A new study suggests weight-loss programs such as Weight Watchers may be just as beneficial as clinical programs – likely because both use group-based approaches to achieve weight loss, according to U.S. News and World Report.
"Group-based weight-loss treatment produced weight loss, whether delivered by a professional or peer counselor," study author Angela Pinto, assistant professor of psychology at Baruch College of the City University of New York, told U.S. News and World Report. "When people are in a group with others on the same journey, they feel there is that element of, 'OK, this worked for him or her, perhaps it will work for me. Perhaps I can give it a try.'"
Pinto and her colleagues assigned 141 overweight and obese people to one of three groups. The first group was assigned to 48 weeks of behavioral weight-loss treatment from a health professional, the second participated in Weight Watchers for 48 weeks and the third received combined treatment – the first 12 weeks were spent with a health professional and the next 36 weeks in Weight Watchers.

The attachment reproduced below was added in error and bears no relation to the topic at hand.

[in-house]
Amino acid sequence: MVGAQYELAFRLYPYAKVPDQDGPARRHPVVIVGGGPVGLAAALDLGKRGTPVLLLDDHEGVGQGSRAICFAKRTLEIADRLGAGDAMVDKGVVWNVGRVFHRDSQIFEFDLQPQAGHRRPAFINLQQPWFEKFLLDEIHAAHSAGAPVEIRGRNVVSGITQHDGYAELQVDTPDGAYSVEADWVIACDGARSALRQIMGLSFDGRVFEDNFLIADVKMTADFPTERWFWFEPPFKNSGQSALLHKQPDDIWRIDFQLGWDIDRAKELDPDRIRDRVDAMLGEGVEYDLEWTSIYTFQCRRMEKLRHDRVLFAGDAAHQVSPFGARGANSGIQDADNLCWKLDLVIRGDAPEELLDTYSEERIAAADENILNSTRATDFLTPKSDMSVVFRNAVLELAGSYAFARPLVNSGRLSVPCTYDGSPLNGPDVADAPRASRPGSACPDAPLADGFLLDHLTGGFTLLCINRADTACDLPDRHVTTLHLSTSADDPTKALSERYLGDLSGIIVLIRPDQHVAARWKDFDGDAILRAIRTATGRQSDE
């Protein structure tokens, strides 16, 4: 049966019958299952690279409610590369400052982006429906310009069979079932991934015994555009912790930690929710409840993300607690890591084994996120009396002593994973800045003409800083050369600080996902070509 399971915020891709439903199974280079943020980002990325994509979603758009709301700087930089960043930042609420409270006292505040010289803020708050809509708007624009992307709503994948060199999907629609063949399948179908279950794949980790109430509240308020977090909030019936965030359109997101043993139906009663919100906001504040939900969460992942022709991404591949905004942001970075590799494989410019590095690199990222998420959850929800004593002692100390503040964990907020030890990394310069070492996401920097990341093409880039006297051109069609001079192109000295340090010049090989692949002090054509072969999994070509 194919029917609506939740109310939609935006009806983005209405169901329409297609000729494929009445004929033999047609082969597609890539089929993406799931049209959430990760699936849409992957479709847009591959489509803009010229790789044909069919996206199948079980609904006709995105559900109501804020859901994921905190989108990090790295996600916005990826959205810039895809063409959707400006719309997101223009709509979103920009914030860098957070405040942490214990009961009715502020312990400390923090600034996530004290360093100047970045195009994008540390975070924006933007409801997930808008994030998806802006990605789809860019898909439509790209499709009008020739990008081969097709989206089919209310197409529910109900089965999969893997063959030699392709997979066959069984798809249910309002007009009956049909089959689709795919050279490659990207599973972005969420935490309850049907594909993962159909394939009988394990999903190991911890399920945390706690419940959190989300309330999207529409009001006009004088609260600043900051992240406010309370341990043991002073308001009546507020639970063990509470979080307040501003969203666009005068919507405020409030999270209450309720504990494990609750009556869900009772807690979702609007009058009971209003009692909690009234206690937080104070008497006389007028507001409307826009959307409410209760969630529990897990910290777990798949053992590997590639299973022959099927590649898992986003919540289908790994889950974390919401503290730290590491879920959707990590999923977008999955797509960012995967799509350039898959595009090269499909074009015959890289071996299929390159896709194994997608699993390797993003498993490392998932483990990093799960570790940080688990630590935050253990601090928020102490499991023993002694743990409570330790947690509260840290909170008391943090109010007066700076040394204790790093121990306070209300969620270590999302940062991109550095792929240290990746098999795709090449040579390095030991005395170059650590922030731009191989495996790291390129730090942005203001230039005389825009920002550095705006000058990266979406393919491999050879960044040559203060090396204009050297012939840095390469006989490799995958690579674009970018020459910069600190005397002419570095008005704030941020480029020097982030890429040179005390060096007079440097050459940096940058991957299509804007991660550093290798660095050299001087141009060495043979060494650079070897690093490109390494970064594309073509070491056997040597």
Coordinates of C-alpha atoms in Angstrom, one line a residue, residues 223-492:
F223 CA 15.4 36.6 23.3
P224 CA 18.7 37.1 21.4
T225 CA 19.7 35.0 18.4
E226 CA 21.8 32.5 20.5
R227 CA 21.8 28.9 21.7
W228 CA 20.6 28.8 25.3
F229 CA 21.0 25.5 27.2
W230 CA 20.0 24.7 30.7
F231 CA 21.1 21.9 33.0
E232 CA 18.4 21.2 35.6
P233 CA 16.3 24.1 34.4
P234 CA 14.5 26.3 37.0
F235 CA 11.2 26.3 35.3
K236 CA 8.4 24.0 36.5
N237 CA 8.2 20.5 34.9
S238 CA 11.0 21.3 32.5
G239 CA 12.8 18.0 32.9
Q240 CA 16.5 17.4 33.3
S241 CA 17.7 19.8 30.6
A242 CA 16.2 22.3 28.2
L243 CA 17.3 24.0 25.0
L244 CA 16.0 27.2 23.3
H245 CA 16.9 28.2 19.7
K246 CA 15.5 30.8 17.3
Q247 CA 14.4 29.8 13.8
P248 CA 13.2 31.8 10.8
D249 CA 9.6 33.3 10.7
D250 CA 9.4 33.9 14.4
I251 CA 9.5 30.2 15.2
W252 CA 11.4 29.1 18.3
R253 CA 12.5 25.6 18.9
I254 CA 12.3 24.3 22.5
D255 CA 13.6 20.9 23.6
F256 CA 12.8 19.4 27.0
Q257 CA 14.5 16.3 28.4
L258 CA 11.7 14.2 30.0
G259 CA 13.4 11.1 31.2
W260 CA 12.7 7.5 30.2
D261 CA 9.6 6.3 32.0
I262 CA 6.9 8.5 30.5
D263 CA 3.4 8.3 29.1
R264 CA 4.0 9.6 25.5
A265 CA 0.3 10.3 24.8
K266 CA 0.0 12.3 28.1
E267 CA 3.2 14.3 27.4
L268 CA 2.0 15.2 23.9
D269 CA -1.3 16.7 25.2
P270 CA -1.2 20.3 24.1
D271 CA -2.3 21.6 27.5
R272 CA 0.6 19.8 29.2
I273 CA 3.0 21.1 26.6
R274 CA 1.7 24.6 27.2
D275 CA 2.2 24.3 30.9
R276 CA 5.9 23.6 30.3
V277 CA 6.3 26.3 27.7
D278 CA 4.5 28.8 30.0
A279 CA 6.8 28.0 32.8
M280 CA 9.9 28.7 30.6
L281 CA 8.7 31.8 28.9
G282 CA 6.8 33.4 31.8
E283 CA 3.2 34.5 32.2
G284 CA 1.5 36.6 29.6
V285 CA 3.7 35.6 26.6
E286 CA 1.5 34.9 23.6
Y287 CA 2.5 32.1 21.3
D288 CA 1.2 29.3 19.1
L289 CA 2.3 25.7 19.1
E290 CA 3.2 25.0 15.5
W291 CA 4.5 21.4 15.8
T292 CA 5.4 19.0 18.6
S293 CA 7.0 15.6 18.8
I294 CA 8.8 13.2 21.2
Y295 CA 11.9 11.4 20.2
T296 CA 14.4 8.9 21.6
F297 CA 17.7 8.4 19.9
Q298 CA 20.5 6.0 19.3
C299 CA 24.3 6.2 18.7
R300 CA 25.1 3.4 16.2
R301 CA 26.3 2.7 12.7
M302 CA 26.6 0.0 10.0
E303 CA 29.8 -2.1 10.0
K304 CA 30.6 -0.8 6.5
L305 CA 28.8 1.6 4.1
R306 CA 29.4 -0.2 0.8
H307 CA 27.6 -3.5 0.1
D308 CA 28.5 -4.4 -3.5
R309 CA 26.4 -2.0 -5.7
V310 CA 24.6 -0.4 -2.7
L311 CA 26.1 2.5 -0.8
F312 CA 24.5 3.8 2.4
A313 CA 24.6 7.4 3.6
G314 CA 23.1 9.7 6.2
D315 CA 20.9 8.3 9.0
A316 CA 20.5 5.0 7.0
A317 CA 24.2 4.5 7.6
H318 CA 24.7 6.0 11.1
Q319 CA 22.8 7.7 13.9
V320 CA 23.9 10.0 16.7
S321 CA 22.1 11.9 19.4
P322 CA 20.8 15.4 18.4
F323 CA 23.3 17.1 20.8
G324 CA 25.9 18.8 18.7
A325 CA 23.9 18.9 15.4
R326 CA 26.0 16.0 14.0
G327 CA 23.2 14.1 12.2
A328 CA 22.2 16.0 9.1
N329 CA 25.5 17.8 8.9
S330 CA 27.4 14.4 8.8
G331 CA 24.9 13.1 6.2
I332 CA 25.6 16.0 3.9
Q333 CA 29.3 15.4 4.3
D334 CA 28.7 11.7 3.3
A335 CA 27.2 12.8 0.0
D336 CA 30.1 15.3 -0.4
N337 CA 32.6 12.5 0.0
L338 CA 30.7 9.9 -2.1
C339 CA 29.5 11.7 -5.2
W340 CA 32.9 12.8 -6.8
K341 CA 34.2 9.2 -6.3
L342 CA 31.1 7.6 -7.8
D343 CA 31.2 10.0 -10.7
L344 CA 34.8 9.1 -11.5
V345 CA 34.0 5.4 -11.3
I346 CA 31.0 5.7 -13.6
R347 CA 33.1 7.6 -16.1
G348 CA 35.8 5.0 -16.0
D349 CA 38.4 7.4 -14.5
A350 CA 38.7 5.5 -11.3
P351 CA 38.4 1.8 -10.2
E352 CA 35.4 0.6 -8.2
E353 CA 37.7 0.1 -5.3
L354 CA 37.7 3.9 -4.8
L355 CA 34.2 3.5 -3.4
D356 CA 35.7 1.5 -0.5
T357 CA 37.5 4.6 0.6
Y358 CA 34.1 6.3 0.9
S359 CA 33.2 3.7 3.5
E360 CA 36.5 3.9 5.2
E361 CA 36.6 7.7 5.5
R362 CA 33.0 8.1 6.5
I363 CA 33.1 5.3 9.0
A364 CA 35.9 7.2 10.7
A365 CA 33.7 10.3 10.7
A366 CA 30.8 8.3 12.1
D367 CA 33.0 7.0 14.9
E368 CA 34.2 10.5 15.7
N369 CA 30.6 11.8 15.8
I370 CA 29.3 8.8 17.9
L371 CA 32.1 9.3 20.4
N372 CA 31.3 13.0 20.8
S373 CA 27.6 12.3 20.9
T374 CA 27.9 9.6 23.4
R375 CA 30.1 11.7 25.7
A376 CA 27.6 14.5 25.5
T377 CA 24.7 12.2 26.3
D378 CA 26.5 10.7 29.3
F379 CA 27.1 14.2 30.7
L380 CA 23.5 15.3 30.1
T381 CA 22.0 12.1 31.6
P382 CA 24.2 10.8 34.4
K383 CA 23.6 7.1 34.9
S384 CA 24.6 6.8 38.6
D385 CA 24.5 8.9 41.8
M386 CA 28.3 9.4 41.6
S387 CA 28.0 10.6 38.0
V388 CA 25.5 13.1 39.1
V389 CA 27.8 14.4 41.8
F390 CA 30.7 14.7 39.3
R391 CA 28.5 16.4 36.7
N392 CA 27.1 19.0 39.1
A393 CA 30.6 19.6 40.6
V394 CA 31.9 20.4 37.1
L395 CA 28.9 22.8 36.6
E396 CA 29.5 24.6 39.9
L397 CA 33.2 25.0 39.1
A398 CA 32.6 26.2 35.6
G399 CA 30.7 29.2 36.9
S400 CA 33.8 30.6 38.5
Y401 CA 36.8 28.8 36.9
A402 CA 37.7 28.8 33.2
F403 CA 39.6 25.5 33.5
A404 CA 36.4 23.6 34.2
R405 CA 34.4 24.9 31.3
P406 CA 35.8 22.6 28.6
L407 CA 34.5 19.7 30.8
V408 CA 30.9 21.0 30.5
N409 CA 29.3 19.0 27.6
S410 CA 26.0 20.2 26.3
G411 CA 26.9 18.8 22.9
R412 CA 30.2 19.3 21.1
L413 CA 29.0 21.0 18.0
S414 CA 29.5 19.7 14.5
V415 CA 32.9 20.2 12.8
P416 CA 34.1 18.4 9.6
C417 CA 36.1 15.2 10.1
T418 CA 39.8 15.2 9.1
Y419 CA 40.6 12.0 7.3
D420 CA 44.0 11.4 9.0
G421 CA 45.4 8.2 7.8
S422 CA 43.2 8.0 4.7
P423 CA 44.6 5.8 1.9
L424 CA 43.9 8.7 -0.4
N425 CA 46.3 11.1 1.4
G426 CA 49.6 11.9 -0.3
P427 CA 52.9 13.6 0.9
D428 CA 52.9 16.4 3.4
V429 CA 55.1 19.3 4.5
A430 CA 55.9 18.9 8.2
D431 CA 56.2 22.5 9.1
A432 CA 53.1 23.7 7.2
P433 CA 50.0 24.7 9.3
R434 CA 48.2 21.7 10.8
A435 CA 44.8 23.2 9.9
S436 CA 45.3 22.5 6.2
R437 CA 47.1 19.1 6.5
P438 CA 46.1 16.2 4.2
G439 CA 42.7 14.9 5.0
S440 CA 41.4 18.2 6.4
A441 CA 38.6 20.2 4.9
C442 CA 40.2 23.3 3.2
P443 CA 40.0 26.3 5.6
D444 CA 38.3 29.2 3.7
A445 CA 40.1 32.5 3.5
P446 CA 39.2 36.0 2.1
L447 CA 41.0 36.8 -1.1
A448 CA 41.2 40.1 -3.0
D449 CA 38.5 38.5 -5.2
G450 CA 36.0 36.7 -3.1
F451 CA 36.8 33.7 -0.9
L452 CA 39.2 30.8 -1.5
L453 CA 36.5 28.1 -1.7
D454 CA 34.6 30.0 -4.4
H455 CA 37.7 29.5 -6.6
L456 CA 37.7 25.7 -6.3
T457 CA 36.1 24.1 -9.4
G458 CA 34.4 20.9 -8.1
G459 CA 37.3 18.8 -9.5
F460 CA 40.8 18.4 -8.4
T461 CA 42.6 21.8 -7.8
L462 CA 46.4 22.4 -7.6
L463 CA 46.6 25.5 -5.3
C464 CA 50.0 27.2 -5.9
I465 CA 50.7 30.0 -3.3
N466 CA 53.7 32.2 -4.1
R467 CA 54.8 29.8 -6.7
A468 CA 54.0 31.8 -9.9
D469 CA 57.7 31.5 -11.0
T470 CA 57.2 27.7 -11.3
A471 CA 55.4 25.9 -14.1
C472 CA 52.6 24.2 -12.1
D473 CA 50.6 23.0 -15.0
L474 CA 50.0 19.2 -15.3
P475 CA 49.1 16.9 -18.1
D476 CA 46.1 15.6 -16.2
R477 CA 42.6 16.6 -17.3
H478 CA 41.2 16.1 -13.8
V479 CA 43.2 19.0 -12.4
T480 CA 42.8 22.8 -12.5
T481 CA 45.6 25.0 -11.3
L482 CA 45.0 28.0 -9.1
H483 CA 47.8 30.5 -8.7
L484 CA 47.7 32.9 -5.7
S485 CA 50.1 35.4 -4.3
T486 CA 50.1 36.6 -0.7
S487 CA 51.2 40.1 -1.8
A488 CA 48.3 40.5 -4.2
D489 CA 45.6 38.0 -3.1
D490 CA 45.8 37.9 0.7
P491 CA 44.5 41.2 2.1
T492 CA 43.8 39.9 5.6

Pinto chose Weight Watchers because it is the largest commercial program in the United States, according to U.S. News and World Report.
After 48 weeks, participants in the Weight Watchers Group had lost the most weight – 13.2 pounds – while those in a professional program lost 11.9 pounds. The combination group lost 7.9 pounds on average.
Furthermore, the participants in in the Weight Watchers group were more likely to lose 10 percent or more of their starting weight than the other groups. Losing 10 percent of body weight is widely considered as a bench mark for reducing disease risk.
The study was published Tuesday in the journal Obesity.